Nearly 50 members of Governor Jay Inslee’s orca task force met Tuesday to discuss the emergency situation regarding the ailing Southern Resident killer whales. The group was charged with figuring out how to improve the health and numbers of the three Southern Resident orca pods J, K, and L.
The task force focused on three main topics during their meeting: prey, toxic contaminants in the water, and noise from vessel traffic. Specifically, new legislation to keep boat traffic and drones farther away from the orcas.
A Southern Resident orca mother pushing her dead calf around the Salish Sea has captured international attention. It's the latest in a series of newborn deaths in the past 10 years. At the same time, in the same endangered J-pod, a 4-year-old female is deathly ill.
"The tragic part of it is the mothers and the babies are declining. That's what would provide a future, and we're losing the future,” said Ken Balcomb, head of the Center for Whale Research.
Balcomb has been studying the Southern Resident orcas for the federal government for the past 42 years. He's also one of the members of Inslee's orca task force.
In an email to fellow members of the task force, Senator Kevin Ranker wrote:
"I want to make sure everyone had this excellent legal analysis of a limited entry permit system and a vessel no-go zone that was prepared in 2001 as we consider both of these recommendations again today."
Impassioned members gathered together to talk through these issues, but there is limited time to act in order to help the ailing orca pod.
"We’ve got a body here who is tasked with that responsibility to, by the governor, and he’s told them to put dam breaching on the table. And if they don’t take it seriously, then that may be the end of it,” said Jim Waddell, a former civil engineer with the U.S. Army Corps of Engineers.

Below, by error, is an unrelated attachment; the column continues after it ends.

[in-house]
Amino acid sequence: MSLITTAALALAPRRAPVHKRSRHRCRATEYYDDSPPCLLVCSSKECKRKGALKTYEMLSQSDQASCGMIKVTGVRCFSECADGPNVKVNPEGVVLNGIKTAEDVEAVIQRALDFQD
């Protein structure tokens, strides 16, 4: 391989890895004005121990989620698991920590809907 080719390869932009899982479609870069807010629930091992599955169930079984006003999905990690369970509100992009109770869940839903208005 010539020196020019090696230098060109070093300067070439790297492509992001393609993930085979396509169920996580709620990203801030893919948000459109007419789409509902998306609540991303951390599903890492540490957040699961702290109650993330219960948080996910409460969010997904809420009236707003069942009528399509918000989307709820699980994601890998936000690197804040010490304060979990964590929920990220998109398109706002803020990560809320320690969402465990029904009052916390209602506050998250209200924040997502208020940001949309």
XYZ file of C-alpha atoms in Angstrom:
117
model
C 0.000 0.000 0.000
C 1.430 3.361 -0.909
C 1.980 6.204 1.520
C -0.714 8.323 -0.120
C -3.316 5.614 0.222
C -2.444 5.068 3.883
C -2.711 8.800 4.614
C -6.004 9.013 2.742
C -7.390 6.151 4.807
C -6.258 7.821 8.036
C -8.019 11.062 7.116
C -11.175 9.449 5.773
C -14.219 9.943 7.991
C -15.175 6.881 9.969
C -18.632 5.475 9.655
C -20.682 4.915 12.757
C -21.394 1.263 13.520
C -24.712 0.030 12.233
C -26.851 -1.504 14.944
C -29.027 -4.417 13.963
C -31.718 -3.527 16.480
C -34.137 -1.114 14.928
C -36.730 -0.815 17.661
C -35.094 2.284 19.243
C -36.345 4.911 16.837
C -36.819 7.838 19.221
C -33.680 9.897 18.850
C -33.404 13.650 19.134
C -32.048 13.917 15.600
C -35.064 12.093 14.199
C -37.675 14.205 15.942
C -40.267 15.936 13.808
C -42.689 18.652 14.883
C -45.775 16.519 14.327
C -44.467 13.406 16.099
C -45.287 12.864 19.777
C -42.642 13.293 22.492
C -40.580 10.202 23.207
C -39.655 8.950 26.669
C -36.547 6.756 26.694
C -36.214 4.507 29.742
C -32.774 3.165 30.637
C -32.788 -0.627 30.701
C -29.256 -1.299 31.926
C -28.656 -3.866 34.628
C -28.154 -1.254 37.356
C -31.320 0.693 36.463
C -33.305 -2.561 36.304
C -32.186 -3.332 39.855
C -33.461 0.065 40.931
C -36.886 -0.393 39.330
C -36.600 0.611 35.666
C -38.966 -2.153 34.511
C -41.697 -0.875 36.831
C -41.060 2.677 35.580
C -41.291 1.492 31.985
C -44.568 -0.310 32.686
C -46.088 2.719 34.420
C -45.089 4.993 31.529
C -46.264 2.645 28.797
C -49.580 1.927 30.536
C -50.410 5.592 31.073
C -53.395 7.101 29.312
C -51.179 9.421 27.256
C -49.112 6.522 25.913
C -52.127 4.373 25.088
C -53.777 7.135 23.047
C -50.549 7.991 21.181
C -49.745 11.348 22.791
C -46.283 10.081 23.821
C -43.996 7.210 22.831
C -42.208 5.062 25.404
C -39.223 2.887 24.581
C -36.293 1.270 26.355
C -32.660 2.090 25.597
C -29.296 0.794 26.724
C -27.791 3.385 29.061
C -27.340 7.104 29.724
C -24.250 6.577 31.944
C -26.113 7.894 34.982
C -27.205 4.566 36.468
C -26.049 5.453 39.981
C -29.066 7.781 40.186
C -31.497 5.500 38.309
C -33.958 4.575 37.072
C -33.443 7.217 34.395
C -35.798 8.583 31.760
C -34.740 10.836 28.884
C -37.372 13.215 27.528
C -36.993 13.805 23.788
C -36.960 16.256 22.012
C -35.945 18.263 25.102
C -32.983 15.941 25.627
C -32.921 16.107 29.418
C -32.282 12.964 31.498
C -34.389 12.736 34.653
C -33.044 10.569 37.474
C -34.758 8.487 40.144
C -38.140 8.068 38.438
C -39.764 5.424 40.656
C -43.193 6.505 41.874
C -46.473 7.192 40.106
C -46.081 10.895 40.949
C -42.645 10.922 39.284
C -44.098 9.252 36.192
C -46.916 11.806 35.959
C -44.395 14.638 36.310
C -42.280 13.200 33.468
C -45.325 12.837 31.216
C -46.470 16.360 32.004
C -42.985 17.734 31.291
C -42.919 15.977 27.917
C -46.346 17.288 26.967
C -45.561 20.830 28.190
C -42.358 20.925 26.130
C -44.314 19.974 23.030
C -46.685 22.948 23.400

Another group focused on contaminants in the water and what role they play in the dwindling numbers. Pollution was a source of frustration among the insiders and many thought that taking tough action on the issue will take too long to save the orcas; however, some think that there is no other option.
“We can no longer do half-measures. We have been kicking the can down the road for many, many years and I hope it’s not too late to save the Southern Resident killer whales. But even if we’re on the edge of it being too late, we still have to act because this is our environment," said Chris Wilke, executive director of Puget SoundKeeper.
"Their population has gone from dozens when we began this study in 1976, to more than 250 now," Balcomb said.
The numbers of transient orcas have risen with the growing number of sea lions in the region, their primary food source.
One of the issues brought up at the meeting was whether the four lower Snake River dams should be taken down for salmon runs to the Columbia River, since salmon is a major food source for the orcas.
Balcomb says lack of food for the Southern Residents is a huge problem that requires thinking bigger than just improved hatcheries and habitat. Balcomb thinks breaching the dams is the only way to provide enough food for Southern Resident whales and possibly save the J-pod from extinction.
The youngest participant at the meeting was 11-year-old London Fletcher who came because she thinks that her generation will ultimately be the one to either save or lose the Southern Resident killer whales.
“Extinction is forever. Once they’re gone, what are we gonna to?" said Fletcher. "Like Ken Malcom says, ‘When they’re gone, we’re going to die of a great loneliness in spirit.’”
Those in charge of the task force said that this is the opportunity that they have waited many years for and hope that changes can be made in time to make a difference.
Les Purce, co-chair of the Southern Resident Killer Whale Force, sees this issue as one that could eventually mirror humans in the future.
“I think that not only the citizens of the state are moved by what they see with the orcas, but I think the real thing that’s touching everyone - I know it’s touching me - is this is really a message about our ecosystem, about us, and about how we will be in this environment long-term and our families beyond us," said Purce.